The Story Of Yule, The Raucous Viking Celebration Of Winter That Inspired Christmas

Published December 16, 2020
Updated October 31, 2022

From the holiday ham to the evergreen in your living room, here’s how the pagan celebration of Yule influenced modern Christmas traditions.


Wikimedia CommonsYule, or the Viking “Christmas,” marked the end of the solar year and was celebrated with many festivities on the darkest night of winter.

Christmastime. Noël. Nativity. Yuletide. Even the many different words we use to describe the Christian holiday that celebrates the birth of Jesus Christ reflects how this festival was born of a wide array of cultures. For the Vikings, Germanic tribes, and other peoples of pre-Christian Europe, this celebration was actually meant to honor the winter solstice.

Known as Yule, the celebration commemorated the events of the waning year and honored the gods with a festival of song, food, drink, and sacrifice. But with the steady spread of Christianity throughout Europe, many pagan beliefs and celebrations, including Yule, were stamped out.

Today, hints of these ancient faiths and rituals of the Vikings can be found in some of the most popular Christmas traditions. This is the story of Yule, the Viking winter festival that helped create the modern Christmas celebration.

Yuletide Commemorated The Winter Solstice And The Return Of Sunlight

Winter Solstice In Wales

Wikimedia CommonsGermanic pagans believed that during the winter solstice, which marks when the Northern Hemisphere is at its furthest point from the Sun, the forces of magic were stronger than usual.

The earliest mention of Yule is found in the work of a chronicler and prolific historian called Bede, an English monk who was instrumental in the spread of Catholic Christianity in Northern England.

Writing in 725 A.D., Bede described the holidays of pagan Britons, Anglo-Saxons, Vikings, and other Germanic groups, noting that the old pagan calendar combined the Roman months of December and January into a single period called Giuli. He wrote, “The months of Giuli derive their name from the day when the Sun turns back [and begins] to increase.”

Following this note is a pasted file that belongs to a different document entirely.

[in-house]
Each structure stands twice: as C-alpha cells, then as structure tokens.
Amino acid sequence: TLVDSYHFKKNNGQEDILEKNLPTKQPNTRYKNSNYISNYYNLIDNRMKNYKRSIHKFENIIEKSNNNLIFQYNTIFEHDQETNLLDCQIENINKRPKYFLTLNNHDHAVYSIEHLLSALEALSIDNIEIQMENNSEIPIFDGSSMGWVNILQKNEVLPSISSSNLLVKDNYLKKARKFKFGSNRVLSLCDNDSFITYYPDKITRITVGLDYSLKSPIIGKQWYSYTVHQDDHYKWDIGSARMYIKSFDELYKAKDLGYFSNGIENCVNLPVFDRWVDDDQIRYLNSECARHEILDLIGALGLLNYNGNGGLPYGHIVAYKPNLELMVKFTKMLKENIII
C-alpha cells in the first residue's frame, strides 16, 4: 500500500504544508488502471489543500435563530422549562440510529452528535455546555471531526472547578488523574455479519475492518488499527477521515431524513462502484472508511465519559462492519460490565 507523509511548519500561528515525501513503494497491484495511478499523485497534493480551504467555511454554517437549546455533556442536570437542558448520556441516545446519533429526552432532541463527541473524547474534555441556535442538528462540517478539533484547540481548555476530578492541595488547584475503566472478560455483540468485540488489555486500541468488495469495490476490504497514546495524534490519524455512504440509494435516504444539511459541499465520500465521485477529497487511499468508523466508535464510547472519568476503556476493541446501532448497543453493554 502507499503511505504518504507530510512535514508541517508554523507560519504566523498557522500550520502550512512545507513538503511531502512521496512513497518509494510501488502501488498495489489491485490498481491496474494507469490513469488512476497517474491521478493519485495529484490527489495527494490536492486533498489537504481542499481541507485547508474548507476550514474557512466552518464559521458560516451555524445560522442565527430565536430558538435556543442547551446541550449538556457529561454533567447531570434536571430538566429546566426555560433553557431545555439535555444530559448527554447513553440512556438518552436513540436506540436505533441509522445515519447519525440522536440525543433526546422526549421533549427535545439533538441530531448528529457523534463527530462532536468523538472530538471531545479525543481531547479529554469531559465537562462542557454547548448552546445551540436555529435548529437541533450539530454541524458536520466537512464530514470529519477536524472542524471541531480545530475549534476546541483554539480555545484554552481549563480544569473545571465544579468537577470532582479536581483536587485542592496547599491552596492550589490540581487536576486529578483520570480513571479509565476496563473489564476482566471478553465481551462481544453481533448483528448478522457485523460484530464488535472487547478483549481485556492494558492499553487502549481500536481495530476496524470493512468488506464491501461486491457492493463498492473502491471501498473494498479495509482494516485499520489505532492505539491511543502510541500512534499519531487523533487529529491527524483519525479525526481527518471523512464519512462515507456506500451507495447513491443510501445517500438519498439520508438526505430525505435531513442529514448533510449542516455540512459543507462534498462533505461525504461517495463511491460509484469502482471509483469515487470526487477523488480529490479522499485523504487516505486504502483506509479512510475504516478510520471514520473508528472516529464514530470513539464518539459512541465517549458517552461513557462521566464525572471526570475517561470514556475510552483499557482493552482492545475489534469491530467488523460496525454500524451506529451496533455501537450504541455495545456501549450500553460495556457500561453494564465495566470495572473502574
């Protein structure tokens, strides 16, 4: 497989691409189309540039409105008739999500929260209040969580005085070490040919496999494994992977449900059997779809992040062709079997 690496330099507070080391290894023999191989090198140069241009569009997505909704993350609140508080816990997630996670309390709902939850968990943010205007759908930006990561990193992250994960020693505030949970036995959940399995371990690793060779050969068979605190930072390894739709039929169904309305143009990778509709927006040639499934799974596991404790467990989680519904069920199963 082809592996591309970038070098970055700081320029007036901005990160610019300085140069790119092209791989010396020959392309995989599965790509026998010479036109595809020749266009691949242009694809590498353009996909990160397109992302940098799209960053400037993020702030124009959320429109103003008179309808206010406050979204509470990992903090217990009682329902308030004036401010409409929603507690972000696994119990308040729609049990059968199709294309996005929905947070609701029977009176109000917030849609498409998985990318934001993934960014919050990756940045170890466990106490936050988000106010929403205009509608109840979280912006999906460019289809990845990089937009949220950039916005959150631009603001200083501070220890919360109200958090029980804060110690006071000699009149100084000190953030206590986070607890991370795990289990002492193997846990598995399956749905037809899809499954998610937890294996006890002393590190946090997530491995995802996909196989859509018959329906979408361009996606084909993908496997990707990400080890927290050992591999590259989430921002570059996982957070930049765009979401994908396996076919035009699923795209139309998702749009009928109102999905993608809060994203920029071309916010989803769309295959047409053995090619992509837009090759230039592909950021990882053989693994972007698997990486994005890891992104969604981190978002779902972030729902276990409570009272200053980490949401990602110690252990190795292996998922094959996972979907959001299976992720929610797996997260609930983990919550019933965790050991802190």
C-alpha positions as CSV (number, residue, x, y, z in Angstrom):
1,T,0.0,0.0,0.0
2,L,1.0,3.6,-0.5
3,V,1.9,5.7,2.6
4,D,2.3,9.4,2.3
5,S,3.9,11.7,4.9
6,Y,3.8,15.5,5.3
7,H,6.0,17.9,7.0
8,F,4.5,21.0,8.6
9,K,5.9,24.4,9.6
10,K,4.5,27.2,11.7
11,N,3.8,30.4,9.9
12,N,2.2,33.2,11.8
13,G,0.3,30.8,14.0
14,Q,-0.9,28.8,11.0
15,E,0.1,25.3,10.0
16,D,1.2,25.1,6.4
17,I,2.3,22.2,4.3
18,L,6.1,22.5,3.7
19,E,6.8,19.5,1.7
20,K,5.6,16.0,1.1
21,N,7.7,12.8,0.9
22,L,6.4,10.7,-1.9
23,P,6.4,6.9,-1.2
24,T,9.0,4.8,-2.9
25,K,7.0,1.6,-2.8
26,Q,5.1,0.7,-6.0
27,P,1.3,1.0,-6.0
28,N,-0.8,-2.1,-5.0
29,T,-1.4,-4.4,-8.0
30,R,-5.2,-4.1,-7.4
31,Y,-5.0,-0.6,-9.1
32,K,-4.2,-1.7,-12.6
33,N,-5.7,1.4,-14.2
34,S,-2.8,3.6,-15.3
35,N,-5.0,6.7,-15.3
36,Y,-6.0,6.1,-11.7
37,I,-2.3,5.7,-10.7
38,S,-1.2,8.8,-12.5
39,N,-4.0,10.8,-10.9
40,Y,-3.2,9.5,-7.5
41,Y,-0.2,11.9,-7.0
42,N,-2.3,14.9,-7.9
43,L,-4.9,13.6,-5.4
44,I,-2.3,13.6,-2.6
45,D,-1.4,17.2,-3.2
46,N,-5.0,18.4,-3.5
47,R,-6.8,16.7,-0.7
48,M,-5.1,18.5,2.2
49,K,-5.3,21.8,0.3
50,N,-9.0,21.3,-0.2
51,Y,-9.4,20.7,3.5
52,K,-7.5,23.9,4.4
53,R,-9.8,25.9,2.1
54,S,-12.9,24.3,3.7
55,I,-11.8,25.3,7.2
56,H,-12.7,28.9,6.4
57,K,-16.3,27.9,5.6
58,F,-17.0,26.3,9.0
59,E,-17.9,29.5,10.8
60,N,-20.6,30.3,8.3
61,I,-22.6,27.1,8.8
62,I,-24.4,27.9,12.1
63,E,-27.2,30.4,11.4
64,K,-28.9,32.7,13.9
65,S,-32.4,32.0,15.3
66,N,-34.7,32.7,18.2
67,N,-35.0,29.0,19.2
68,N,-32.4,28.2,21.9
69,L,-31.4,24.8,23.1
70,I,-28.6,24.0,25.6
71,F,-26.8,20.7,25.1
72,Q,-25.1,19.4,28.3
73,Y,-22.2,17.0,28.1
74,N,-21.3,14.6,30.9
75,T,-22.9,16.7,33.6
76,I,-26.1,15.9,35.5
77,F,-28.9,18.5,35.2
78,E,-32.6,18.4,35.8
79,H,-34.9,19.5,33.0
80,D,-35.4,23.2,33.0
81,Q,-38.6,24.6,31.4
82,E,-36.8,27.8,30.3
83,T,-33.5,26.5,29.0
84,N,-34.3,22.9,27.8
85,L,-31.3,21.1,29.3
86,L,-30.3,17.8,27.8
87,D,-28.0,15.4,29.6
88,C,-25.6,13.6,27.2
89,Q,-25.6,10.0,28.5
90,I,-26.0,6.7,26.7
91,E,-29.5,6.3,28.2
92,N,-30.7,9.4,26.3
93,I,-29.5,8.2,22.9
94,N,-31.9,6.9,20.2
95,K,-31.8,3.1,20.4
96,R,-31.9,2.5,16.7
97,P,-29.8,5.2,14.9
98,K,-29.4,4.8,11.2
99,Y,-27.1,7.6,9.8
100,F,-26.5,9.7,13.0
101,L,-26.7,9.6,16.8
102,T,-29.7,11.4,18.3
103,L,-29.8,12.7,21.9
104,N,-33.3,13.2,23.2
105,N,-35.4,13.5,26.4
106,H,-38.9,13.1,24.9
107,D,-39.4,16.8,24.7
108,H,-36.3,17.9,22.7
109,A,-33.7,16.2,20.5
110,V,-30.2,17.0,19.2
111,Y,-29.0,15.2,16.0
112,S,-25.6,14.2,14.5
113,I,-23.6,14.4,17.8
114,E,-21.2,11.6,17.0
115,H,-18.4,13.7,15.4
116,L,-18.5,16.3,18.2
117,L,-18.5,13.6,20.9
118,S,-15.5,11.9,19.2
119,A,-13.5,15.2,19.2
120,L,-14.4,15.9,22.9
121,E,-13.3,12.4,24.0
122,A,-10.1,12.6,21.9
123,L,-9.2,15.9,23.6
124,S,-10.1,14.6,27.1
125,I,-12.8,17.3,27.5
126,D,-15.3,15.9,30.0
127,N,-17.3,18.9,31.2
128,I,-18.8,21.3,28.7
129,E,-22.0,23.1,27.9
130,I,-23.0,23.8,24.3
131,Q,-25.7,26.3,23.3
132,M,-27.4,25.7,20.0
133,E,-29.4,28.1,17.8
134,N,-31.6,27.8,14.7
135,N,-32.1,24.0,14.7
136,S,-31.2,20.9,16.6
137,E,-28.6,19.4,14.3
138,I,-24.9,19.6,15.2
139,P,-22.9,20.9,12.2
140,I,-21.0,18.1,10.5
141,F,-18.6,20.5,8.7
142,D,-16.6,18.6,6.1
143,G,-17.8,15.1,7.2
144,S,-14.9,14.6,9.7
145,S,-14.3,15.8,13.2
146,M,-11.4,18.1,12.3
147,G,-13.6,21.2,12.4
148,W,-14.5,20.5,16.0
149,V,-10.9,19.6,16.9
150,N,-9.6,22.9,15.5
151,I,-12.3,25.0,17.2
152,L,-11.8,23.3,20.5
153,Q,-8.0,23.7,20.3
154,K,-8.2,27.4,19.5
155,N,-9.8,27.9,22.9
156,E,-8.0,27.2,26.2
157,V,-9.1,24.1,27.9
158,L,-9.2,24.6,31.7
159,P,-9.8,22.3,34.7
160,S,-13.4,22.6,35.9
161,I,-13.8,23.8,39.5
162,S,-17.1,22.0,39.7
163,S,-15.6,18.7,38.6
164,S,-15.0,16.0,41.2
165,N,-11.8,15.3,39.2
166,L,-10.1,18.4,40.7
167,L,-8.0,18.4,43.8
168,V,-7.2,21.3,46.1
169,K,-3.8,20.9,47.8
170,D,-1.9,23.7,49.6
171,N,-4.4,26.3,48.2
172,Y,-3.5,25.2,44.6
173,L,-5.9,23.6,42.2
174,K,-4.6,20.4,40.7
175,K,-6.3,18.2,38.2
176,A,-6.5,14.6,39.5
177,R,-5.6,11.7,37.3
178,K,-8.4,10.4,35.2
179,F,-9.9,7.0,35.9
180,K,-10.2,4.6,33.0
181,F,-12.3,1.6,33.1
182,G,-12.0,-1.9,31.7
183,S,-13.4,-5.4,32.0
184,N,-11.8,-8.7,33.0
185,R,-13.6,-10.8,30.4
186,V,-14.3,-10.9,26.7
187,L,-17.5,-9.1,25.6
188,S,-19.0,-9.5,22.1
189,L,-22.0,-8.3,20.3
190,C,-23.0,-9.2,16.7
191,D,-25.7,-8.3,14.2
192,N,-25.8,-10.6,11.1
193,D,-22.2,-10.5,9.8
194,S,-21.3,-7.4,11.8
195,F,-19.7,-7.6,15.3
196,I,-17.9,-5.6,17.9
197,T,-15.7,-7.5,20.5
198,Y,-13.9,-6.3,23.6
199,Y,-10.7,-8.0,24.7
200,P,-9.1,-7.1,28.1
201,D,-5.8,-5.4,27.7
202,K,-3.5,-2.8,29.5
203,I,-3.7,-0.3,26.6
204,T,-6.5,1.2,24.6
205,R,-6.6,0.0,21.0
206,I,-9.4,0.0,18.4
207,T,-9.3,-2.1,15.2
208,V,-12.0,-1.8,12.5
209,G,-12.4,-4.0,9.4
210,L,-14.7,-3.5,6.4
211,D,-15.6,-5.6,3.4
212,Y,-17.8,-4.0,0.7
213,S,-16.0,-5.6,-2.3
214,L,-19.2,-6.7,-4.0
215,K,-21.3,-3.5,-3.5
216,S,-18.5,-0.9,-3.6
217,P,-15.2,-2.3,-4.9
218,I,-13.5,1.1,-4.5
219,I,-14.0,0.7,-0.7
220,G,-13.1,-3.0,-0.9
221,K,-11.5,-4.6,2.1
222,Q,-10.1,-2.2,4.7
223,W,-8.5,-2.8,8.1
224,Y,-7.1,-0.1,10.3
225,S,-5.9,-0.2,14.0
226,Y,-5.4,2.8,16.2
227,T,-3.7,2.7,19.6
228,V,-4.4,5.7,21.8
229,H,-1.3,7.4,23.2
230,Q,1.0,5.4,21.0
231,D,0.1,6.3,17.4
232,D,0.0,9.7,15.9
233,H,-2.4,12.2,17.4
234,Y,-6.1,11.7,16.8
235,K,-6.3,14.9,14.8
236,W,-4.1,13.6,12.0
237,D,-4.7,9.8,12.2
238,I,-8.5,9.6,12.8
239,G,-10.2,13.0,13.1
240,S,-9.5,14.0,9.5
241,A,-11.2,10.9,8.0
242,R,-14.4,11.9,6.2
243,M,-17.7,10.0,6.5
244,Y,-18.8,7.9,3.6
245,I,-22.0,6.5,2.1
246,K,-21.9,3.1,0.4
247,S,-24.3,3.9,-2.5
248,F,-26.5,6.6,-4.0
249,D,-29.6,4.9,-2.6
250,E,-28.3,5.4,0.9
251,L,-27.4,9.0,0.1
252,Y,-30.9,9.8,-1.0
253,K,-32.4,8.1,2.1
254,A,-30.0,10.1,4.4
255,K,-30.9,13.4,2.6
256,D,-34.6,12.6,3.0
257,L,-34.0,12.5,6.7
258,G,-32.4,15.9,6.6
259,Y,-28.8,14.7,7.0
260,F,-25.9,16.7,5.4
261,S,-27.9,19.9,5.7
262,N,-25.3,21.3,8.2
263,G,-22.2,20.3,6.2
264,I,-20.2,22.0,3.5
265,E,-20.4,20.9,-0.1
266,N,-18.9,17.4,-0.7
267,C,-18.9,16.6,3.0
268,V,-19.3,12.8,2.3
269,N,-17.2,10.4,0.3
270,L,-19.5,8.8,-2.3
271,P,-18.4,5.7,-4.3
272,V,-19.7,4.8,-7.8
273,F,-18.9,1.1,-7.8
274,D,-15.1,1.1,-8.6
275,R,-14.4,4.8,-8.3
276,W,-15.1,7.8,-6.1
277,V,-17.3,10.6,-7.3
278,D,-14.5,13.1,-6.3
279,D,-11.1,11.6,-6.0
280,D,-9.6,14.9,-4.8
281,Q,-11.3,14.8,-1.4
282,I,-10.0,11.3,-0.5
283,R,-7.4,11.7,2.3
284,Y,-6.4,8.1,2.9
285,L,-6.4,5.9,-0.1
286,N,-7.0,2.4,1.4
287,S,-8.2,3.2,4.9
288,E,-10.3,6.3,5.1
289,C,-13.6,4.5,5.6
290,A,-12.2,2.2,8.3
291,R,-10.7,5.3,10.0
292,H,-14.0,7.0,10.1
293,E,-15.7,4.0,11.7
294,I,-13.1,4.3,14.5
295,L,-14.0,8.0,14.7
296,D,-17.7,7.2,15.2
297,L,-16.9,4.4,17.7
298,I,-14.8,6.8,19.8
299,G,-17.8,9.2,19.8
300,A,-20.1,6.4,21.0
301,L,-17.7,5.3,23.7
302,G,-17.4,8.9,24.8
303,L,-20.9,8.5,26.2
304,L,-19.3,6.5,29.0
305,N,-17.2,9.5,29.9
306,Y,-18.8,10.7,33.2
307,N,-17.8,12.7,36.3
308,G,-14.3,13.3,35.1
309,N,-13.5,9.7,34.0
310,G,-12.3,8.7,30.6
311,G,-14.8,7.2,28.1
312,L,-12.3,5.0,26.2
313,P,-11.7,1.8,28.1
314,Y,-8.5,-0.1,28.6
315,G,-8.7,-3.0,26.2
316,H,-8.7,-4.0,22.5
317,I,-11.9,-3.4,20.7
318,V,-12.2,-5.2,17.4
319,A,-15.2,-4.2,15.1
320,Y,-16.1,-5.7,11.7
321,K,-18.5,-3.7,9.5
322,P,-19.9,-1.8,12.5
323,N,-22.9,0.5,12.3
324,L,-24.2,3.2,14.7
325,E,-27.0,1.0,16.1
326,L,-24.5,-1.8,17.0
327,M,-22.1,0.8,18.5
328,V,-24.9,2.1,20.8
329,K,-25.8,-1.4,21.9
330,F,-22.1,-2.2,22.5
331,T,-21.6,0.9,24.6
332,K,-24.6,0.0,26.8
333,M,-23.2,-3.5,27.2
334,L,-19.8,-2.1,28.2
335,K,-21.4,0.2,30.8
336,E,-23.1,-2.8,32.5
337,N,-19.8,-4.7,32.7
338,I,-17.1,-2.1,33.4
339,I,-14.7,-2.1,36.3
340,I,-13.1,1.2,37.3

In other words, this double-month was built around the winter solstice, the time of year when daylight, which decreases steadily during the winter, starts to increase again.

Venerable Bede

Wikimedia CommonsThe Venerable Bede, an English monk and missionary, was among the earliest writers to record the existence of Yule.

To the ancient Vikings and other Germanic peoples, many of whom lived in the far northern reaches of Europe where the absence of the winter Sun is felt strongest, the return of long sunny days was considered a rebirth and was celebrated in the festival of ġēol, or jól.

The origins of these words are murky, but generations of etymologists believe they are the basis of the modern word “jolly” in English.

The whole season, called “Yule-tide,” was among the most important holidays in pagan Europe. From modern-day Estonia to the north of England, Yule was the highlight of the deep midwinter, a welcome respite from the darkness and the biting cold.

The Traditions Of Viking Christmas

Yule Tradition Of Wild Hunt

Wikimedia CommonsDuring the mythological Wild Hunt, it was believed that the Norse god Odin led a band of spirits across the winter sky, foreshadowing events ranging from a change in the weather to death and disaster.

For centuries, the only hint at the existence of Yule was in the word itself, suggesting a time of rejoicing and merriment at the darkest point of the year. However, during a revival of interest in all things Viking in the 19th century, the lost traditions of the holiday were rediscovered — and were apparently not so lost, after all.

Indeed, many of the Vikings’ Yuletide traditions are still practiced in some form today on Christmas.